Whether it be simple, implementable practices or overarching design principles, I wanted something that could be referred to time and time again. Some guides I found compelling include the Kickstarter Environmental Resources Center, the Sustainable Web Manifesto, and these climate change content guidelines.

A Design Language for Low Impact

As of March 2020, the site you see is a proof of concept. This means testing out some initial features, organization, and content. Some of the important parts of this first lockup include a set of qualities for low-impact design, virtual LCAs, and interactive demos. As I gather data, more information will be available both here and on the live website. Stay tuned for updates and new features!
Qualities to Live By
Some good copy can go a long way in communicating design decisions. These were qualities I wanted designers to consider and refer back to throughout their design process and hopefully be able to base their own autonomous practices off of.


Green Design must, at its core, aspire to be as efficient as possible from a consumption standpoint. Staying ‘‘lean’’ is an existential counter to the recent ‘‘fattening’’ of web content.


Sustainable practices are not familiar to the average internet user, so the burden is on the creators to present the right information in the appropriate contexts to be impactful.


High-tech unequivocally remains in the design spotlight for now, and Green Design wants to be for designers of today, finding ways to balance sustainability with the status quo.


Achieving zero-waste means closing traditionally linear processes into regenerative loops. This means adopting practices that allow products to give back to wherever they take from, repeatedly.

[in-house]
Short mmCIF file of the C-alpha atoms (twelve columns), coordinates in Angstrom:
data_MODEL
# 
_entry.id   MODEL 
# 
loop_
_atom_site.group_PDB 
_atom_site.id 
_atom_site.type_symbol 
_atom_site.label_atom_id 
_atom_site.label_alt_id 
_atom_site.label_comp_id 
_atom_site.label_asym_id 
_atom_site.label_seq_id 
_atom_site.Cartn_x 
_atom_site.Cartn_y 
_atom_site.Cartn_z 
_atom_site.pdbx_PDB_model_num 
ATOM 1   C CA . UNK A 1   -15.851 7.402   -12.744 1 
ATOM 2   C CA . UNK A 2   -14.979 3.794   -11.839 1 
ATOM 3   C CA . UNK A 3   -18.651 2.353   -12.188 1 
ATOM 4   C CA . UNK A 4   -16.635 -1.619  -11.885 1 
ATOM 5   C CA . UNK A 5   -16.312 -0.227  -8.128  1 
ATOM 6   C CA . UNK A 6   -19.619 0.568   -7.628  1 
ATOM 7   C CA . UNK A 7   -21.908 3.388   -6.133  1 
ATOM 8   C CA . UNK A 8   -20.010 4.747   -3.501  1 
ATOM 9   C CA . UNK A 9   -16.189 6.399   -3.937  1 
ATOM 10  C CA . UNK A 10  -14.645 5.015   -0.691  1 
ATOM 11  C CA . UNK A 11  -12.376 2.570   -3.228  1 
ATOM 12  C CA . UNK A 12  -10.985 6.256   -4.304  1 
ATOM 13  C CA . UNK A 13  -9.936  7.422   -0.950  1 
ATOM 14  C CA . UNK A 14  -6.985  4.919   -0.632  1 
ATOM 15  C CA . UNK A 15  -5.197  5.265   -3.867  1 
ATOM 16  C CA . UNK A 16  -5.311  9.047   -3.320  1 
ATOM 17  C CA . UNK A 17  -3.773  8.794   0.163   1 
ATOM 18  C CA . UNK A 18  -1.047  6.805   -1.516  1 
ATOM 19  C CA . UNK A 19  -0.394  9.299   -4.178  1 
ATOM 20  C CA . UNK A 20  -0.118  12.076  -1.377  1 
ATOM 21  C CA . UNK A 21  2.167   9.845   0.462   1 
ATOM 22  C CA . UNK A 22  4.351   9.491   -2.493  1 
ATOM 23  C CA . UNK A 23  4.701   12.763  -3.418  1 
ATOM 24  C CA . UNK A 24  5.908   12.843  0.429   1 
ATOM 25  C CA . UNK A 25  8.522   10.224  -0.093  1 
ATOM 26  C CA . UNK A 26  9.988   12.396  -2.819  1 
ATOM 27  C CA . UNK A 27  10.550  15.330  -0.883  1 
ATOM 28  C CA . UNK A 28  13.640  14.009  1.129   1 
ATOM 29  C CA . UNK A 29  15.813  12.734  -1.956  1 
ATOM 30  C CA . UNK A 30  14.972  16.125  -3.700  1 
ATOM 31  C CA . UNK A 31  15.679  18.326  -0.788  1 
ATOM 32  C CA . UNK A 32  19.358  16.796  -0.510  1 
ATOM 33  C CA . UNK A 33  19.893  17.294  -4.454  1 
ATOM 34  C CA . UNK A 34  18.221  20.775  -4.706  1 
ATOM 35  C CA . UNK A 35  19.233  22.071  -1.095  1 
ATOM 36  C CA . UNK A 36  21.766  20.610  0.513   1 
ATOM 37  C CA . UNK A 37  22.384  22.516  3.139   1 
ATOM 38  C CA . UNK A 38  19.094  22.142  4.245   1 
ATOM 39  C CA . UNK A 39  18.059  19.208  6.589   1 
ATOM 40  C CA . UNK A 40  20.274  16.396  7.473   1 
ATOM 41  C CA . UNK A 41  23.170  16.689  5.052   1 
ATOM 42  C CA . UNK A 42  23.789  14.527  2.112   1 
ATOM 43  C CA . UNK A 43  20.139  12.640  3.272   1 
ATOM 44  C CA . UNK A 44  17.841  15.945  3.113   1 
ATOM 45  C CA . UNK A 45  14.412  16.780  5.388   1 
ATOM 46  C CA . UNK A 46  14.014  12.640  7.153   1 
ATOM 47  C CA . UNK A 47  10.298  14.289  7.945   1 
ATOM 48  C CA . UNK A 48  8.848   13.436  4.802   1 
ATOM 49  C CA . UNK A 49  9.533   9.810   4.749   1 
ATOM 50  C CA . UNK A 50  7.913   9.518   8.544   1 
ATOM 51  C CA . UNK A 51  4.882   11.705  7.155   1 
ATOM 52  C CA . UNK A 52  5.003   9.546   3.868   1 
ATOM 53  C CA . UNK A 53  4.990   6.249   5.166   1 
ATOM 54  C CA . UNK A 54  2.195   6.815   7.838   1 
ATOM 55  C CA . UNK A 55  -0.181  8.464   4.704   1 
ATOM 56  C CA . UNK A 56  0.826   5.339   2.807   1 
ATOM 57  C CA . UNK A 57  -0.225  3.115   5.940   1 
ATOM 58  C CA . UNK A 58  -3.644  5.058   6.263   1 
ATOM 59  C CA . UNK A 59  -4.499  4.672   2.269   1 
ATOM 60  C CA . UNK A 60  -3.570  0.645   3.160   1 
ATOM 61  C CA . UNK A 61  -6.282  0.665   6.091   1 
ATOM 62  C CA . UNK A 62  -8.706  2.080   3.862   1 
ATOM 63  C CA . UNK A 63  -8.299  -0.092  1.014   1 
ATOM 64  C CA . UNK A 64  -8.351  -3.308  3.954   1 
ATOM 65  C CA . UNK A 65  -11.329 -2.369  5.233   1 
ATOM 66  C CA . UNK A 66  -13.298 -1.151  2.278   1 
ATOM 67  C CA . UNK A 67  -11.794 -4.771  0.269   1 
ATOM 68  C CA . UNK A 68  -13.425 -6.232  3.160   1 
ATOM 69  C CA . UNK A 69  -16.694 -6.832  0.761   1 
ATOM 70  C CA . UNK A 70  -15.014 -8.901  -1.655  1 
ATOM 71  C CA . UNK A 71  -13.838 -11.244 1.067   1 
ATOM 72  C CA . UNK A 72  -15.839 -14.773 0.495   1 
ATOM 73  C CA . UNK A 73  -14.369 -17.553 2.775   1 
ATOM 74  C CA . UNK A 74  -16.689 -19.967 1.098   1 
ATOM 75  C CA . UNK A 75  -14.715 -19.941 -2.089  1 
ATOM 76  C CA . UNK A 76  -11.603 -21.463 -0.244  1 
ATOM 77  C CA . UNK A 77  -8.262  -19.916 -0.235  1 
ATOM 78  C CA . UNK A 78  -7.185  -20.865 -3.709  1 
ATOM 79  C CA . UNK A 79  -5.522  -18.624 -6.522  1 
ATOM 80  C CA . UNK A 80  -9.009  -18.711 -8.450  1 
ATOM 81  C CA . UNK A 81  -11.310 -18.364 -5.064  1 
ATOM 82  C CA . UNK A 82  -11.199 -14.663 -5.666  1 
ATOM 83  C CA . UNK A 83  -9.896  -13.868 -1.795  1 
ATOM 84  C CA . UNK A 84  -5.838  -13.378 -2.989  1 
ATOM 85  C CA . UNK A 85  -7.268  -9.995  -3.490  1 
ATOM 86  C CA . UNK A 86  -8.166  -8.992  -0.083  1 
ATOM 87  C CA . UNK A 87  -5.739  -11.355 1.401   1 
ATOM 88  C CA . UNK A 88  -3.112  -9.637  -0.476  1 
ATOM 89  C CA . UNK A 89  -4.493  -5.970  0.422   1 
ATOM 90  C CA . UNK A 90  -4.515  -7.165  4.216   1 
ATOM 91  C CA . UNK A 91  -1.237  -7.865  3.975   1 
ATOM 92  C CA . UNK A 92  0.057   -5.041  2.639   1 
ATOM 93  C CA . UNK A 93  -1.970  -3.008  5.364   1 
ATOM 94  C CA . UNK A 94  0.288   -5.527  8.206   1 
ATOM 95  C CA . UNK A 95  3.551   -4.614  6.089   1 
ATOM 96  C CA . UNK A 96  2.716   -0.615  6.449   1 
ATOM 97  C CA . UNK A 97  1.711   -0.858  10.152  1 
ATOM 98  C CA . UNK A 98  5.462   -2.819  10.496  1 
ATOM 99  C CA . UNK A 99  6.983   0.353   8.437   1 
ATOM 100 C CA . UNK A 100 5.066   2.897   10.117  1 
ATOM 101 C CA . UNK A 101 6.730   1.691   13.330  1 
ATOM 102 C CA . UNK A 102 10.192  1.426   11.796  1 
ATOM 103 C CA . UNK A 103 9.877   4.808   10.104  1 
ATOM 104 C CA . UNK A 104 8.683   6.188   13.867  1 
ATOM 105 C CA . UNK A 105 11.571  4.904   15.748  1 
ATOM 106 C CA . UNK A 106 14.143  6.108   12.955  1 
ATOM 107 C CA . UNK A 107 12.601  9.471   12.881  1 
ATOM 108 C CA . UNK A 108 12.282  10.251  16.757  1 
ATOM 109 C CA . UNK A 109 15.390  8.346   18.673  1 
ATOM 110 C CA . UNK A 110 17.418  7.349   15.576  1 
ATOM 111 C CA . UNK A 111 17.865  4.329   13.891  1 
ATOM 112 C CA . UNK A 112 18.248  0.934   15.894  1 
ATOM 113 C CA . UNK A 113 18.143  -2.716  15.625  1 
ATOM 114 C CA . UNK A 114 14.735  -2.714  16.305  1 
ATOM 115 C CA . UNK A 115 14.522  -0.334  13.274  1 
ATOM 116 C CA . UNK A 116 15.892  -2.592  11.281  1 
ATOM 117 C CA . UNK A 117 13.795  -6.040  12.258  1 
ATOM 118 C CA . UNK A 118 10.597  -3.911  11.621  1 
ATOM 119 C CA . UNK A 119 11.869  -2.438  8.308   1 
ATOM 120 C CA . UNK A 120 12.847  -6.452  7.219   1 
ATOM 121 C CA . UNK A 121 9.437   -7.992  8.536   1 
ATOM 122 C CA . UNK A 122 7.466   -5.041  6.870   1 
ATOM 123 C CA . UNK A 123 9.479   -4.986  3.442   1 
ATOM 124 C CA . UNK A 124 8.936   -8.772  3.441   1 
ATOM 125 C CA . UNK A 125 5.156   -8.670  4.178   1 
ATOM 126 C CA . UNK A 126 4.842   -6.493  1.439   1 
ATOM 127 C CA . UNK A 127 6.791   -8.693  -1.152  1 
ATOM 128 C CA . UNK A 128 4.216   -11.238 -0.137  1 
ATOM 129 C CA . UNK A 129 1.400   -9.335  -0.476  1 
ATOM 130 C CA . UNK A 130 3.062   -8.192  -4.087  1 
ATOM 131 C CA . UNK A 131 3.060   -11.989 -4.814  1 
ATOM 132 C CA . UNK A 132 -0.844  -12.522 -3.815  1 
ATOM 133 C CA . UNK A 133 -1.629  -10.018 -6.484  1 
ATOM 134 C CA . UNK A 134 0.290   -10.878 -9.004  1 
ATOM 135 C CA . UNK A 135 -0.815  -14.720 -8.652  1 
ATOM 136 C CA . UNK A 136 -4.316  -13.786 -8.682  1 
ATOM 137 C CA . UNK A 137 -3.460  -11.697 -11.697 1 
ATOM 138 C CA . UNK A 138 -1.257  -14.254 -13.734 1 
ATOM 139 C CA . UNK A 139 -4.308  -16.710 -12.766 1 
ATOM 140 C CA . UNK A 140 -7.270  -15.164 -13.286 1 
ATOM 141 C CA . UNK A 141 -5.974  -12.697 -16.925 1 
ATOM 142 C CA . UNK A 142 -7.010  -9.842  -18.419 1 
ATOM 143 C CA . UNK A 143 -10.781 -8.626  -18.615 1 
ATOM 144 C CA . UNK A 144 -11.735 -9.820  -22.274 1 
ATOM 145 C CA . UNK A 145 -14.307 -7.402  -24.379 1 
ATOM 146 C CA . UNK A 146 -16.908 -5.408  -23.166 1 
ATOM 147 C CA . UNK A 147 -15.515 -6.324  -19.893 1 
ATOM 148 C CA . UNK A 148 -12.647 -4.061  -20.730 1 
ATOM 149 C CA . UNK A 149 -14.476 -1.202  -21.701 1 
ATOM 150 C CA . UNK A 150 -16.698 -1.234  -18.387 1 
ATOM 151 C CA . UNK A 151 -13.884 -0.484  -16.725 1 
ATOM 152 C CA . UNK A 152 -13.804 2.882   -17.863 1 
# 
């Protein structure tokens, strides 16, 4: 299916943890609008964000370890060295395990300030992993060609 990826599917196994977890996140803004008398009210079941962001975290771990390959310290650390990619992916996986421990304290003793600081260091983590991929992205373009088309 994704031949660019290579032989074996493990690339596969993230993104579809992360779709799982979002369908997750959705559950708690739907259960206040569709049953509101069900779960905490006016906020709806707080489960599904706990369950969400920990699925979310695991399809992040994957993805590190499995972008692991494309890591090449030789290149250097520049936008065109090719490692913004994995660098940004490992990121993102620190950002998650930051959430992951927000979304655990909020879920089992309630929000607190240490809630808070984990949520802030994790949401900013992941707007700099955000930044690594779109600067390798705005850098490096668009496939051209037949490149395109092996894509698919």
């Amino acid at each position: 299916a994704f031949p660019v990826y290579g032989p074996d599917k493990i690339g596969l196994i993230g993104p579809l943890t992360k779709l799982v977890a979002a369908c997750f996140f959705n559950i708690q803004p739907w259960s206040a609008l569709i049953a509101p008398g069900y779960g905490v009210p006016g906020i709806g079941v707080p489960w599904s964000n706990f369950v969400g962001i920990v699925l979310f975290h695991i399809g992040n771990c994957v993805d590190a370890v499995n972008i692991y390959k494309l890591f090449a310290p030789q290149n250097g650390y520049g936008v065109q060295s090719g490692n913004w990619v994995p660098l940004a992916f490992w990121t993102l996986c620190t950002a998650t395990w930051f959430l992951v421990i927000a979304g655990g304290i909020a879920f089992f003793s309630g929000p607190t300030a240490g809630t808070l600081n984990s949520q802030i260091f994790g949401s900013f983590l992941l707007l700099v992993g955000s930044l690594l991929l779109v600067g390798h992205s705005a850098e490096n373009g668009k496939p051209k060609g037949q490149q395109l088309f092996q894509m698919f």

Virtual LCAs
Just as the environmental impact of physical products can be calculated through Life Cycle Assessments (LCAs), digital products can be evaluated in a step-by-step process. I’ve only just begun to map the traditional LCA to a virtual one, and identifying key impact points to address.
Demos, Data, and Interactivity
I also incorporated some demos to illustrate some simple low-tech tactics to follow. Below is a visualization of the possible impact of dithering images. This method of reducing image size is currently being tested to calculate kW/h saved.
1000px x 1500px with a 2.41kb filesize
77.67% smaller than original
84.55% smaller than original

The Future

Green Design is currently a resource geared towards designers. It’s a start, but there is so much more coming for other internet builders and users. Below are some challenges that a greener future will face that Green Design may one day tackle.
Builders need principles
Product designers and developers unequivocally find value in having an overarching, abstract set of concepts and principles to keep in mind when designing for a low-impact internet. This set of principles should help identify the biggest areas of opportunity for reducing costs and stay thorough but not restrictive.
Users need more context
A low impact internet needs to first break down the myth that the internet is low-cost. Staying informative and transparent will come around and create value in greener internet practices for both builders and users.
Users need it to be simple
By nature of the beast, an uninformed user's behavior skews towards low intent when it comes to sustainable internet choices. In order to maximize impact, this leaves designers and developers two choices: make energy efficiency low-effort, or make the default itself efficient.